When I think of a massage, I fondly remember a swedish I had in highschool. The massage therapist used aromatherapy and a very light touch, and the combination lulled me into a drowsy semi conscious state. If you glance further down the menu of over priced spa treatments, underneath "seaweed wrap" and just above the "medical massage" is a deep tissue also known as sports massage, sounds harmless? It's not. An obvious option for those who enjoy a little pain every now and then. According to its description, its best for those of us who have a few, shall I say, kinks, to work out. Kinks that make it hard to walk with a spring in the step because you have tension that weighs you down, its not so much the weight of the world (well, unless your clark kent) but the weight of your world. Emotional, psychological stress can turn you into a big ball of unrelieved tension, so I hear. I experienced my first deep tissue massage not long ago and kept thinking "Uh, people pay for this?" No happy endings here.

Barebacked and a bit sciddish, it was clear that the strangest places were the most painful, held the most tension, and provided the greatest release. Following the curve of my muscles, the massage therapist found particular spots that felt so tender that I would twitch uncontrollably in response. You'd think I was a bruised peach - maybe I am. I've been known to wake up in the morning with a series of bruises and scrapes of unknown origin.

There were times when the pressure beneath her finger tips felt so monumental that all I wanted to do was grab her hand and rip it away, jump off the table and hide. First I'd like my clothes back. I wanted to tell her to leave me and my big balls of knotted muscle alone - I'll use them to jump off this table, run a hot bath and drink a glass (or bottle) of wine. I wanted to cry. Each area of my body had spun its own web of stress, and it ached. She promptly located my marble-like lymph nodes running down the sides of my neck - the physical proof of my turbluent junior year in nursing school and the many physical manifestations that accompanied the emotional and psychological deconstruction of myself. One infection promptly followed by another, followed by several others, treated with buckets of antibiotics. To be specific. She said my shoulders were as hard as my neck, they both required more time and effort, would I mind if she went over the allotted time? These uncooperative parts of my body demanded more elbow grease on her part, and a higher pain tolerance on mine. And so, while I was having someone's body weight work out my multitude of kinks, I drew a comparison to lying naked on a massage table wanting to cry, and my life.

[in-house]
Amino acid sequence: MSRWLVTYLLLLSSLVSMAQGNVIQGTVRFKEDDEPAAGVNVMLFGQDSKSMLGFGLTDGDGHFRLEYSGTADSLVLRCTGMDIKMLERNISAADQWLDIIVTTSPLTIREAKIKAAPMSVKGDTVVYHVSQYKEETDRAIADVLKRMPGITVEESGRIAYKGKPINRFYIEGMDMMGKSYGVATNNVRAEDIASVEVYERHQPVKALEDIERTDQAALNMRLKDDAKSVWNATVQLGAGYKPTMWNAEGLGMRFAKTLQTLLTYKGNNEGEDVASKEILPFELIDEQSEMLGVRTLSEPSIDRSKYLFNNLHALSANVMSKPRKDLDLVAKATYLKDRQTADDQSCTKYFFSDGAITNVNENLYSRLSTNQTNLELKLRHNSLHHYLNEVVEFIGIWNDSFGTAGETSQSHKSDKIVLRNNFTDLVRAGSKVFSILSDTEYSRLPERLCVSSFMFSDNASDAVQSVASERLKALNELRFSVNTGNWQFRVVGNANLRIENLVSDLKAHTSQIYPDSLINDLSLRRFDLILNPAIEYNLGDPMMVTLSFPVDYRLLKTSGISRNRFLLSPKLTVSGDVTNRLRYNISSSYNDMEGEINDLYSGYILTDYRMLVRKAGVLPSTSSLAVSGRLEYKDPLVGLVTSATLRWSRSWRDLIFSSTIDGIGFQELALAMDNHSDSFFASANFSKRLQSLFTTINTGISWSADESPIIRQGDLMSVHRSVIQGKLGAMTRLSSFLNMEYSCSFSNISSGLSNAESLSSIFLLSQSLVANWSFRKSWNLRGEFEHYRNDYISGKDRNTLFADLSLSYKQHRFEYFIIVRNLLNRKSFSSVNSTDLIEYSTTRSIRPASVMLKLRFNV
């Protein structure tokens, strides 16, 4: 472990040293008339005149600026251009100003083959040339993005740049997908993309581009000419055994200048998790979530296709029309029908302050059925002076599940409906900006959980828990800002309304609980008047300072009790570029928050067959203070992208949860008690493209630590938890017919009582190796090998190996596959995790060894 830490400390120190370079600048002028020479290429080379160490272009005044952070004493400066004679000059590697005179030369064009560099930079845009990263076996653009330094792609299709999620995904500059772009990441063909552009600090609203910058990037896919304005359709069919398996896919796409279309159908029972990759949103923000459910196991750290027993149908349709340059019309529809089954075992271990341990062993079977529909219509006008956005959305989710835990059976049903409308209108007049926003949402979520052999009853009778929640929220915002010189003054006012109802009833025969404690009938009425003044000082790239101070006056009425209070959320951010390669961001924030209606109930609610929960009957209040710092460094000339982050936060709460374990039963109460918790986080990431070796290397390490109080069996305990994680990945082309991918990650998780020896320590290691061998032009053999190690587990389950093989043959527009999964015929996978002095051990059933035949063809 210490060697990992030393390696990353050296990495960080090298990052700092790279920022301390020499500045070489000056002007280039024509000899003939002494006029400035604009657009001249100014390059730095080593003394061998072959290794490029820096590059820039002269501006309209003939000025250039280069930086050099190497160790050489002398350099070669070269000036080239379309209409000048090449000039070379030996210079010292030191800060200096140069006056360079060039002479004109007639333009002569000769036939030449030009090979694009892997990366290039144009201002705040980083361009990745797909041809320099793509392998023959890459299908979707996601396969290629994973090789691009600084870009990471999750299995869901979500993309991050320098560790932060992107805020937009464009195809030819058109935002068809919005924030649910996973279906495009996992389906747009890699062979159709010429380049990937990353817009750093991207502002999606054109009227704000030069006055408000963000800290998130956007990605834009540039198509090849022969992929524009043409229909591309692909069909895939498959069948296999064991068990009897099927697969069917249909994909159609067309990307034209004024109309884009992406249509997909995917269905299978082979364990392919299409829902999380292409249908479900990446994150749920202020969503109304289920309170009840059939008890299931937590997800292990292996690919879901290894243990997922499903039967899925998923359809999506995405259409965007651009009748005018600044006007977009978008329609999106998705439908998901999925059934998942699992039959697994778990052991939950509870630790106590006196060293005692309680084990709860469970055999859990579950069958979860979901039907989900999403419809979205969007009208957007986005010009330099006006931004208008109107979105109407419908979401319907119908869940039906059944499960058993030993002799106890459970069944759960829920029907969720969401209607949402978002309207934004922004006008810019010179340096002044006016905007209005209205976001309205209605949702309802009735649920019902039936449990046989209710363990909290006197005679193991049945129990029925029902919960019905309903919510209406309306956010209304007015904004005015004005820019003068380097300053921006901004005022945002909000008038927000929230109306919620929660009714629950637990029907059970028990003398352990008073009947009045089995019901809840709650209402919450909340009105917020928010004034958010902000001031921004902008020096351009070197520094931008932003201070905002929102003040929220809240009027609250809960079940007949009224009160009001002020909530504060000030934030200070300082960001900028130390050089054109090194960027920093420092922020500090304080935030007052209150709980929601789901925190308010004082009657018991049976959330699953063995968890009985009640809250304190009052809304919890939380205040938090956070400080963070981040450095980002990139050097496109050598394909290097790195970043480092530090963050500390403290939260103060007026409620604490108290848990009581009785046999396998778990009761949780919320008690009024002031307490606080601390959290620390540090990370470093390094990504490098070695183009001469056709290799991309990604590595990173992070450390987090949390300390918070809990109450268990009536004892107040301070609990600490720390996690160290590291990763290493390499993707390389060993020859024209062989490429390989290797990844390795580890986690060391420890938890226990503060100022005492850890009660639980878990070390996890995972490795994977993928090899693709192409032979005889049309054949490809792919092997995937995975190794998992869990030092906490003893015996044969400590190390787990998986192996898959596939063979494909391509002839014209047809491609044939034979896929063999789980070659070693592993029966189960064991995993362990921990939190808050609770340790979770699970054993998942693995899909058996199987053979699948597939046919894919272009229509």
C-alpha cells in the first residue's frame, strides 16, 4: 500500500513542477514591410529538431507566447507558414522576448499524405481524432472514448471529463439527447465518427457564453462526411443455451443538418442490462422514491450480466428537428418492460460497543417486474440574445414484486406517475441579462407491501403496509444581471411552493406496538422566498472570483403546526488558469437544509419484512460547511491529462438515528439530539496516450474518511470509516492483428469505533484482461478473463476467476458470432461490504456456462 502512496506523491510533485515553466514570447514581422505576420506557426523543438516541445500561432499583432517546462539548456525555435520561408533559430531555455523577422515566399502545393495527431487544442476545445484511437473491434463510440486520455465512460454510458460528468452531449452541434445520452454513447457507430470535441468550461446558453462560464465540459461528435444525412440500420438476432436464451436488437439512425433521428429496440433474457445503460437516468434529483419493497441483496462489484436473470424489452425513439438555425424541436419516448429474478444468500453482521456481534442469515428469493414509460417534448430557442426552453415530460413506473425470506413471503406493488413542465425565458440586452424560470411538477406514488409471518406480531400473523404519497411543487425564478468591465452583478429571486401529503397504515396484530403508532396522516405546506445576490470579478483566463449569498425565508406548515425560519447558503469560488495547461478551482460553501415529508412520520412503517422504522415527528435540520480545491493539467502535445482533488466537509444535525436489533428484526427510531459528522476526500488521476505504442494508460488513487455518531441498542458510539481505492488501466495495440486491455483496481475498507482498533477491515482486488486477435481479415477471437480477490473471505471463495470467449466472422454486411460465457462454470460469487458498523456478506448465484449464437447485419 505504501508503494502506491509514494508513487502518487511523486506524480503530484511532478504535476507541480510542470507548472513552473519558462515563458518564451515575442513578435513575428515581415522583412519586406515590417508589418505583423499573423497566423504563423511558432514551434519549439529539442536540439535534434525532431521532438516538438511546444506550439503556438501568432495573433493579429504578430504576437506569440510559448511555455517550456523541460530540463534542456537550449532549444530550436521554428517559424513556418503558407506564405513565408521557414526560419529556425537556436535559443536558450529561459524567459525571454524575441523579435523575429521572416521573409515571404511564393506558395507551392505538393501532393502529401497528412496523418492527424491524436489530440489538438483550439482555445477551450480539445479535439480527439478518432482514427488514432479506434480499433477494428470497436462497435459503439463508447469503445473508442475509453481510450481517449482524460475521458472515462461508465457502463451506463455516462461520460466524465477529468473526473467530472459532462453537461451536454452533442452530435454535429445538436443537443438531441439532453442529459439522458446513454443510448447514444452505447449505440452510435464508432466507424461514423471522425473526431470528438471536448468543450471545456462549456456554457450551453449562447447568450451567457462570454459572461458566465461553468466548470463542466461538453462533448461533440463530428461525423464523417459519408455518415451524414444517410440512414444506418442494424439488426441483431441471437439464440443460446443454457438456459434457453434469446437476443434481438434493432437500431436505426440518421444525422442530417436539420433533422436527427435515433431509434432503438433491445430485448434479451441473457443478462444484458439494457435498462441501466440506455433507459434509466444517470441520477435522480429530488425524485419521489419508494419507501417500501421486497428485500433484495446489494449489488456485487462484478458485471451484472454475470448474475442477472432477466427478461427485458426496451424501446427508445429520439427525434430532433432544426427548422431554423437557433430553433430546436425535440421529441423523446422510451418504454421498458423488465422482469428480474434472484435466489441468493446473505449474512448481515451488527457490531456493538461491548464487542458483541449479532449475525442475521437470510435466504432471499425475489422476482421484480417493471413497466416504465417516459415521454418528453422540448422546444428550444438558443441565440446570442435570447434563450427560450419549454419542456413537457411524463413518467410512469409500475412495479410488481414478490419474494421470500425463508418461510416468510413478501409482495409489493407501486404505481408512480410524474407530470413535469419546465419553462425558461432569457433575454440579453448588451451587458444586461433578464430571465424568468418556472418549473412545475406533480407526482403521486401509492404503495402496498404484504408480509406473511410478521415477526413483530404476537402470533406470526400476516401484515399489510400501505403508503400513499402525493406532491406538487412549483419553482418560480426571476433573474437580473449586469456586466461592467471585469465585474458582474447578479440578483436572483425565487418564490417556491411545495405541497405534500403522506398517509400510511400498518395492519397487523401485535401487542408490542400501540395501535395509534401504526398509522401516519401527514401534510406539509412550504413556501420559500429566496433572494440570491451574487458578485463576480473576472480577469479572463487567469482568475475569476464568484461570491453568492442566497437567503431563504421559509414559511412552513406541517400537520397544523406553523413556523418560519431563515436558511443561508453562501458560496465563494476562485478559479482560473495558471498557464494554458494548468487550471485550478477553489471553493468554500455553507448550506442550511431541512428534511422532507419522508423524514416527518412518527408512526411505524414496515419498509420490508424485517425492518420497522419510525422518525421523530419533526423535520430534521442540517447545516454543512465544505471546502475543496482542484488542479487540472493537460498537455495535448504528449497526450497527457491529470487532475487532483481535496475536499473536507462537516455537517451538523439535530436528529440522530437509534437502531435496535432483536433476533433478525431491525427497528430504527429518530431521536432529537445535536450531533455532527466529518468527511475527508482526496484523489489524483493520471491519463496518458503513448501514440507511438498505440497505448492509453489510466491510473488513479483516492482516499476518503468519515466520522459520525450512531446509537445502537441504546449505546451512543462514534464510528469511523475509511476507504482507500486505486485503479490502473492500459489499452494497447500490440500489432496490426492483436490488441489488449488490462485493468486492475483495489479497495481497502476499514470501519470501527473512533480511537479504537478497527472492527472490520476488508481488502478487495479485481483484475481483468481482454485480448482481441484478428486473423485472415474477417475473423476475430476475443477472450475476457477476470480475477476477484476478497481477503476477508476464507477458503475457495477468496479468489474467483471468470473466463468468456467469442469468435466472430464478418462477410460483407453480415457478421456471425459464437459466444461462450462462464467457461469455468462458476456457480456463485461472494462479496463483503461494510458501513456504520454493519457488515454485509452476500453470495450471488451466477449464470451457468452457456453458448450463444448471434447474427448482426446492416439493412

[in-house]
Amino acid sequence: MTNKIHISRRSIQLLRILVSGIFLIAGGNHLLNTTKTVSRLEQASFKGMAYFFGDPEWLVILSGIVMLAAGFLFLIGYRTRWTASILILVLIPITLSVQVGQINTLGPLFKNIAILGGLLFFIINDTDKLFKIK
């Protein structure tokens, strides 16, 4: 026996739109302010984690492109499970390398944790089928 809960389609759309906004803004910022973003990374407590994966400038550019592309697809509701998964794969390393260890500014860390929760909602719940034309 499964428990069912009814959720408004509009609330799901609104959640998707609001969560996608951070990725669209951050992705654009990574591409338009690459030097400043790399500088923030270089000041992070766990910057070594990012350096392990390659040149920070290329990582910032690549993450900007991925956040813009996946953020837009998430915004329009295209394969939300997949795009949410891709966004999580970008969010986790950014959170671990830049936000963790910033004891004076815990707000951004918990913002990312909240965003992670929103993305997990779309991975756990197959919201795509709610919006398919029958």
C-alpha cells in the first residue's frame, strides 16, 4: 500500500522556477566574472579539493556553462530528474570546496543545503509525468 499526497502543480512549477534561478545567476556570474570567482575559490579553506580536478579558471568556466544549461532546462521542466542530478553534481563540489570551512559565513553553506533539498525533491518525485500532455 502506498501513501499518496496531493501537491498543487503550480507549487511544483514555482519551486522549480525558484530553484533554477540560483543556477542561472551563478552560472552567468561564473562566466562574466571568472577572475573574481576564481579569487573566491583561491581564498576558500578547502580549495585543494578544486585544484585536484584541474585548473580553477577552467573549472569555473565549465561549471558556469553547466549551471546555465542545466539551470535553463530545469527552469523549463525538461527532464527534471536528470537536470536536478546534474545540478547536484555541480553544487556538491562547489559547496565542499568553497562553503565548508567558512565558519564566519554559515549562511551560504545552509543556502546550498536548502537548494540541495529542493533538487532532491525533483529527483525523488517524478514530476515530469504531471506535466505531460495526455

Physical pain makes us all react, I pull away from it and sometimes I whimper. When I run into walls, I usually swear like a sailor and laugh at my clumsiness. But to be perfectly frank, I prefer the physical kind to any other. I'd rather wake up with scrapes and bruises than tears. And so is the case with somatic disorders (psych nursing 101), the physical manifestation of emotional distress serves as a preoccupation, a socially and self acceptable reaction. We would like to blame our bodies for everything gone wrong, must have been your physical self that's haywire -- because it is so much easier to diagnose a broken arm than a broken heart. I'd rather point to a dark spot on my shin and say "see, this is where it hurts!" than to talk about the kind of hurt you can't point to, that's hard to identify, that you wish would disappear, that you can't begin to understand. Sometimes with distraction and sheer optimism, it can, but it can also resurface - and like a storm gaining momentum over water - by the time you work it out, the enduring hurt might dissuade you from any attempt at resolution.